NYC: a round up of my favourite eats in the Big Apple for under $20
I was recently in New York for what can only be described as an epic couple of weeks eating-wise. Every time I’m back there, I never fail to feel like a little boy in the big big city. The raw energy and continuous buzz that resonates through this concrete jungle’s skyscrapers, streets, subways and service industries is something else.
What impressed me most of all this trip was just how well one can eat in New York with a single $20 bill in hand. The average standard of restaurants, especially in the budget and mid ranges is incredibly high and you’re bound to find at least one great eatery on every city block that doesn’t do your wallet in.
Here’s 5 of my favourite eats in the Big Apple for under $20.
Home of the epic-EST sandwich of them all, Katz Deli is a New York institution. Established in 1888, it’s wooden walls are lined with the photos of hundreds of celebrities past and present, all of whom have made the pilgrimage to Katz for their legendary hot sandwiches, piled sky-high with their signature corned beef and pastrami.
With a gorgeous pepper crust, a beautifully even rare pink throughout and a texture that melts away like butter, the pastrami here is seriously to die for. Order your sarnie as a ‘Reubens’ and salivate while they stack your already multi-inch stacked pastrami sandwich with sauerkraut, melted swiss cheese and Russian dressing. That first bite will live with me forever.
It’s no bloody wonder this place managed to induce an orgasm in that famous scene of ‘When Harry met Sally’.
‘I’ll have what she’s having’. Any day. Every day.
Order your dry-rub BBQ brisket or ribs by the pound, directly from the pit masters behind the counter at this self-serve, market-style joint. The ribs were solid – juicy with plenty of meat that fell off the bone. But I was told the moist beef brisket is THE thing to have here. And boy is it moist. Served in a double-wrapping of grease-proof paper with old-school sliced white bread, the brisket meat is so tender from hours and hours of smoking it literally comes apart with a fork. Add a dash or douse of their home-made BBQ or hot sauce to your heart’s content. It was so good, I couldn’t help but have it a second time when I spotted their outpost in Washington DC when I was out there.
Don’t forget to order a pot of their braised collard greens on the side. Comforting, properly tasty and spiked with applewood bacon and lots of background heat, I could polish off an entire pot on its own.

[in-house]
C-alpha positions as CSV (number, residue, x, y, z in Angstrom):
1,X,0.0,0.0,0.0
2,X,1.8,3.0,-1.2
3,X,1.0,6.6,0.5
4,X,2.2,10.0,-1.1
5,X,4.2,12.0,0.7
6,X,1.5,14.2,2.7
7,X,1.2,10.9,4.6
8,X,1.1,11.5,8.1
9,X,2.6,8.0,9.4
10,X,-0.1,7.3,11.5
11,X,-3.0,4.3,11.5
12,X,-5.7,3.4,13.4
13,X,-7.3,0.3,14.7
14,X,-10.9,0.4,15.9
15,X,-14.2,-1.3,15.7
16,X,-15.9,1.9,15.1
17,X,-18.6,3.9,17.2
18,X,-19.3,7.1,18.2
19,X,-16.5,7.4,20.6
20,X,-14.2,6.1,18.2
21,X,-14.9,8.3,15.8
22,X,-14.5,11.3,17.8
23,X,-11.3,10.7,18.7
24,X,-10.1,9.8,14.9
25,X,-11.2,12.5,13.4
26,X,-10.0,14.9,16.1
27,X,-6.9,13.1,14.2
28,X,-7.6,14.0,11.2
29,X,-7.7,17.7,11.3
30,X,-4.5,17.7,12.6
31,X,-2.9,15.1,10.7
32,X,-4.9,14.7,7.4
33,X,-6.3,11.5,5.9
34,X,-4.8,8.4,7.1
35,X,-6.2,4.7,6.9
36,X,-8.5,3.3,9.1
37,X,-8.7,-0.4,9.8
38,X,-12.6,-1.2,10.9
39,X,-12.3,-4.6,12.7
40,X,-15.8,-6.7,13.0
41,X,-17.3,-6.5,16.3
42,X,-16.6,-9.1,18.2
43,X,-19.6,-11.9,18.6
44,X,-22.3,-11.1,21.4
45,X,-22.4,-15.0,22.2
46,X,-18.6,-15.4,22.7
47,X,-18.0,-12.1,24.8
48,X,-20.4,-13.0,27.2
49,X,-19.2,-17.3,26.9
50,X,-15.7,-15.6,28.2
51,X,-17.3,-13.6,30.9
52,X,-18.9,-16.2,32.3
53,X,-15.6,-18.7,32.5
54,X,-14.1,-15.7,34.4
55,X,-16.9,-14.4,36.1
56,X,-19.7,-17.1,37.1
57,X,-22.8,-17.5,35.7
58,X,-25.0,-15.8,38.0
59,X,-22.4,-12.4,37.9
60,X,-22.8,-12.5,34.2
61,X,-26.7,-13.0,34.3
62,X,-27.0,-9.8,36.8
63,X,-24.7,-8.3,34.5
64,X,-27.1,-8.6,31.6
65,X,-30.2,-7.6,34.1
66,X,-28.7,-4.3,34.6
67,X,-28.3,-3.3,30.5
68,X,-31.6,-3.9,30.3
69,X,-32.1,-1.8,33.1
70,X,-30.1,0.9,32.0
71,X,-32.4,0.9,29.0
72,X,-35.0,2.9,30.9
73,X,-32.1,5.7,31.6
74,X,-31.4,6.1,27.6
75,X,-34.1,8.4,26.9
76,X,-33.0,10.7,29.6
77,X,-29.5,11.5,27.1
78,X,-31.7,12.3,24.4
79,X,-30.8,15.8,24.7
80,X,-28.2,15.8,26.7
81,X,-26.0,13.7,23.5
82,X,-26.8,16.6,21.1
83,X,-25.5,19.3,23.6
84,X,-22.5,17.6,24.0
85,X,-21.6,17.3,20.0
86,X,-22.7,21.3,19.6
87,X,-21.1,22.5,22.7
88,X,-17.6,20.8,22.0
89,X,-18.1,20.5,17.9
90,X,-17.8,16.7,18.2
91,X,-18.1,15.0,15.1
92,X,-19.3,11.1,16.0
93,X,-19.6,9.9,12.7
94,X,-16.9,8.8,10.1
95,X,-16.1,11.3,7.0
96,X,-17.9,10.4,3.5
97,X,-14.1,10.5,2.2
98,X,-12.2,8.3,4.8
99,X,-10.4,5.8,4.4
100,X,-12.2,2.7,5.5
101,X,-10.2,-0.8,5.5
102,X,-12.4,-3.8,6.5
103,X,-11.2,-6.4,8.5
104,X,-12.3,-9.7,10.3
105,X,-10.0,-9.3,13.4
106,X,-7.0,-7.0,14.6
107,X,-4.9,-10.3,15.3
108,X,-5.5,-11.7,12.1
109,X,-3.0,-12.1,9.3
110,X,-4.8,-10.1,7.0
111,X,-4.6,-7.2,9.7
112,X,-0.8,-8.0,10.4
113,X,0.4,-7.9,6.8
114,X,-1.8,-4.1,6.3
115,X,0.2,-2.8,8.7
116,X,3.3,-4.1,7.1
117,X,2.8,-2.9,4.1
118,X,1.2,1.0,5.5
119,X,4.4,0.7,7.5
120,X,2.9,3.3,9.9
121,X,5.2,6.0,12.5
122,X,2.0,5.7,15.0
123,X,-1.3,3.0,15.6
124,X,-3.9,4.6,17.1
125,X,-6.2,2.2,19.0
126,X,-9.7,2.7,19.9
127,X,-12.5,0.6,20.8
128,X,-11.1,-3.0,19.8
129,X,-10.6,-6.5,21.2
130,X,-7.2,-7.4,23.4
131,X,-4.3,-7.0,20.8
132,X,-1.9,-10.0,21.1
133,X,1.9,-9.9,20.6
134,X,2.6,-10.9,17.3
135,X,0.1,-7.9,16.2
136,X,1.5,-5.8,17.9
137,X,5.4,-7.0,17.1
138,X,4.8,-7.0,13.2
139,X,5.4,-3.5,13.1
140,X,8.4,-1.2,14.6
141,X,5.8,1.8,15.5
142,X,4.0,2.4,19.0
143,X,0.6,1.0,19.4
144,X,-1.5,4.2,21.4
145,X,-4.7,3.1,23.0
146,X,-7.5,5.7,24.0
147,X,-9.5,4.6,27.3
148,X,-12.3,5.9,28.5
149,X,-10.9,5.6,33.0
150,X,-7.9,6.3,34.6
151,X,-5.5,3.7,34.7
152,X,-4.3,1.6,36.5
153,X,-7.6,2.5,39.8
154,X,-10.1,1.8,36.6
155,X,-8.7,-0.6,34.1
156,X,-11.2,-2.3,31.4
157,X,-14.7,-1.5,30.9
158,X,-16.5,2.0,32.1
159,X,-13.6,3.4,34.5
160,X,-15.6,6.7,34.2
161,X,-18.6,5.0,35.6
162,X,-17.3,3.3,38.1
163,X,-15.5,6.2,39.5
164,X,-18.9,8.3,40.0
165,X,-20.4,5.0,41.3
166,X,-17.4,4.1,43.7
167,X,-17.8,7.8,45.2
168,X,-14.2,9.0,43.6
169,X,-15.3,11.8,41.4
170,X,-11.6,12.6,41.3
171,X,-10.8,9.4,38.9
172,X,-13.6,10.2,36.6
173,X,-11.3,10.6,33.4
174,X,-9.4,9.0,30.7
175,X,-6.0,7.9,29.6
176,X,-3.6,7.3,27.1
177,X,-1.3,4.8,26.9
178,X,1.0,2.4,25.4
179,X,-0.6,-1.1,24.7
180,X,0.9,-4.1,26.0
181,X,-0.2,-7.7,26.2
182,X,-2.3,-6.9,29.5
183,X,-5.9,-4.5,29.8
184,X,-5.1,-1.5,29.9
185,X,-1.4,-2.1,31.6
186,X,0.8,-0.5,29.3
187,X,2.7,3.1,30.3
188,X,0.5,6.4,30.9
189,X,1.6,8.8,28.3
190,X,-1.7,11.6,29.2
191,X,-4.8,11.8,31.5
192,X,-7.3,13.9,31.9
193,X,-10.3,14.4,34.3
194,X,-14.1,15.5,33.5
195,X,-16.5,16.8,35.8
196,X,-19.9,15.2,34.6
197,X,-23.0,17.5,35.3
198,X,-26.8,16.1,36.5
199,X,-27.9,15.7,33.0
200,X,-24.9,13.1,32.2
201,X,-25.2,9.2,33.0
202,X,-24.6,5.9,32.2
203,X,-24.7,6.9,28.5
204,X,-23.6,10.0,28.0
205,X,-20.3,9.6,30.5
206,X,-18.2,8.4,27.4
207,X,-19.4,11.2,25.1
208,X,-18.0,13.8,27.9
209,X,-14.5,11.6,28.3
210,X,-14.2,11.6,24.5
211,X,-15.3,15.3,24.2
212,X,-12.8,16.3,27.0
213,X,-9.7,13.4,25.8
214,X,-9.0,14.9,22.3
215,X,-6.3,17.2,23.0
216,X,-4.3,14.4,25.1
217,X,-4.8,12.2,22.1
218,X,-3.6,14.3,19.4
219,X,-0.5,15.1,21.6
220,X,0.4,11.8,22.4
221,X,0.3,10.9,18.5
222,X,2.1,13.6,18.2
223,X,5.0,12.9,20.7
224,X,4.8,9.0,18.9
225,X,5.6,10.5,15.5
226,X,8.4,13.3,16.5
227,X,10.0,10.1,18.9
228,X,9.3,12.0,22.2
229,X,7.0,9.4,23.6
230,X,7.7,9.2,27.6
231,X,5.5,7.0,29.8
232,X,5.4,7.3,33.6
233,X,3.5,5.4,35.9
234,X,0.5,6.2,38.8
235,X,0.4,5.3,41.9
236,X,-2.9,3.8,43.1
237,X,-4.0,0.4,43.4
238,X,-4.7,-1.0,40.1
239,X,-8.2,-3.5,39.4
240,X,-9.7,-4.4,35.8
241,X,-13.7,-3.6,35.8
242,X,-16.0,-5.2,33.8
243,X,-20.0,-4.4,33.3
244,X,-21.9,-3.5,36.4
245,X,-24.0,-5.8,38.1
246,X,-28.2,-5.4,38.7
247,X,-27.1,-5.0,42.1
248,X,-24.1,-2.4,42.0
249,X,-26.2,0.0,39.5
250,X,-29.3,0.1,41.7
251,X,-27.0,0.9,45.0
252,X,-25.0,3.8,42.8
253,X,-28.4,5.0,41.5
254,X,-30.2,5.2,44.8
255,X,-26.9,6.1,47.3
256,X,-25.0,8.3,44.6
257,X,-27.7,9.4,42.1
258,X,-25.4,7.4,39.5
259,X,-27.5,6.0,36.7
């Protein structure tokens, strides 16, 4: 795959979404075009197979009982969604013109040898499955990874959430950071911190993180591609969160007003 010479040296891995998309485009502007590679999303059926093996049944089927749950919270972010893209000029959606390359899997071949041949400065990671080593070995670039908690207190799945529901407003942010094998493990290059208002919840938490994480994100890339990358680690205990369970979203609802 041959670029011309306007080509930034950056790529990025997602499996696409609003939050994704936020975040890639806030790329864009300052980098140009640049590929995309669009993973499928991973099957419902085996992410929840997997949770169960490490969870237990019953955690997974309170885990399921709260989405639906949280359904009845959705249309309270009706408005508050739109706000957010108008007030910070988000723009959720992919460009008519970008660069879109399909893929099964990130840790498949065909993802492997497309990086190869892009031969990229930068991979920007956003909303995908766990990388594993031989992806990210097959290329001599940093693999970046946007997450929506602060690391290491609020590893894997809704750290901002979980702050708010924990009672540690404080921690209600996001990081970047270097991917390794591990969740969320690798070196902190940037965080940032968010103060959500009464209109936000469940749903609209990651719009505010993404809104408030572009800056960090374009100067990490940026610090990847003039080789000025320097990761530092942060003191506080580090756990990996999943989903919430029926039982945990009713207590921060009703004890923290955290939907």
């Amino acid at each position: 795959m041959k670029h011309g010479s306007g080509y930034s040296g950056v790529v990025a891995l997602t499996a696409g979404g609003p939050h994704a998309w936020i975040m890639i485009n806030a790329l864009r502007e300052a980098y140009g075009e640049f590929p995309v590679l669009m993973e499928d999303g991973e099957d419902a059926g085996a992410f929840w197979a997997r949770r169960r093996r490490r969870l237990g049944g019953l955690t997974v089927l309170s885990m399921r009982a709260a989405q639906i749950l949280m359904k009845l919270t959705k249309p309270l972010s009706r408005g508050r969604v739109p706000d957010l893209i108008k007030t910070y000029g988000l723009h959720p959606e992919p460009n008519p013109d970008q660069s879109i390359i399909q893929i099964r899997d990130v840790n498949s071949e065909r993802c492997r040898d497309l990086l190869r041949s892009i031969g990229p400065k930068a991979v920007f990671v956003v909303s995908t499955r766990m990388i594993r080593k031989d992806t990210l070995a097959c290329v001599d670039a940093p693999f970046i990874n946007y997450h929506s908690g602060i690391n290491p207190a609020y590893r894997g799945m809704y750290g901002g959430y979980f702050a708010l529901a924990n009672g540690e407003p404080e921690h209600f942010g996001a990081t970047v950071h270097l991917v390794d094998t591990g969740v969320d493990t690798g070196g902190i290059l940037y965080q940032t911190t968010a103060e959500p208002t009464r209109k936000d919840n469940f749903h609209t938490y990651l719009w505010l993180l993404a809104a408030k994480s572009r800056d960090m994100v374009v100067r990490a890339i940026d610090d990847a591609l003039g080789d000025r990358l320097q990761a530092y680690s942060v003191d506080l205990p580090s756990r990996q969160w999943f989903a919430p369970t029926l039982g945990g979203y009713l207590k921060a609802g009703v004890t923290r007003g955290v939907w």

The best KFC (Korean fried chicken that is), period. Which explains why there’s essentially only one thing on the menu. Fried chicken. Mega crispy skin with a soya sauce glaze that’s a symphony of sweet, savoury and umami, Mad for Chicken’s KFC is deliriously good.
Stick to the wings… they pack 2x the skin-to-meat ratio and 3x the flavour and were far tastier than the drumsticks. Then, wash it all down with one of the Turntable bar’s well-executed, but deceivingly potent Soju cocktails.
If Colonel Sanders were alive, he’d be doing it Gangnam-style in K-town right now.
Freshly cracked and picked Maine lobster. A velvety butter sauce. All stuffed into a helplessly fluffy brioche-style roll. It’s a simple recipe for the Rolls-Royce of fast food and Luke’s delivers a benchmark quality lobster roll with tender loving care.
A swig of root beer with your roll and it makes for a seriously happy day.
If you’re going to have a ShackBurger, best to have it where it all started at their flagship Madison Square Park shack. And that’s where I found myself minutes before their 11pm closing time, in desperate need of a late night snack after 4 hours on the road from DC.
What makes the ShackBurger? For me, it’s all the elements, down to the most minute of condiments. First there’s the bun – petite, slightly sweet and pillowy soft. Then, the patty – a perfectly medium-cooked 1/4 lb, 100% Angus beef blend which even the most hardcore of Shake Shack fans are still trying to decode. And there’s the cheese – American… bright yellow, melted straight into the patty. And the toppings – 2 slices of vine ripe tomatoes, 1 large crisp green lettuce leaf. And of course, the Shack sauce – mayo-based, sweet, slightly pickled with a hint of background heat.
Put that all together, and it makes for one heck of a burger.
p.s. Londoners rejoice. The Meyer empire have just announced that Shake Shack will be debuting in Covent garden in mid 2013 next year. Woop!
An incredible couple of weeks and the highlight of my sabbatical so far. Special thanks go out to N and SY for showing me around, putting me up and without whom I’d be walking East instead of West. You guys are the best!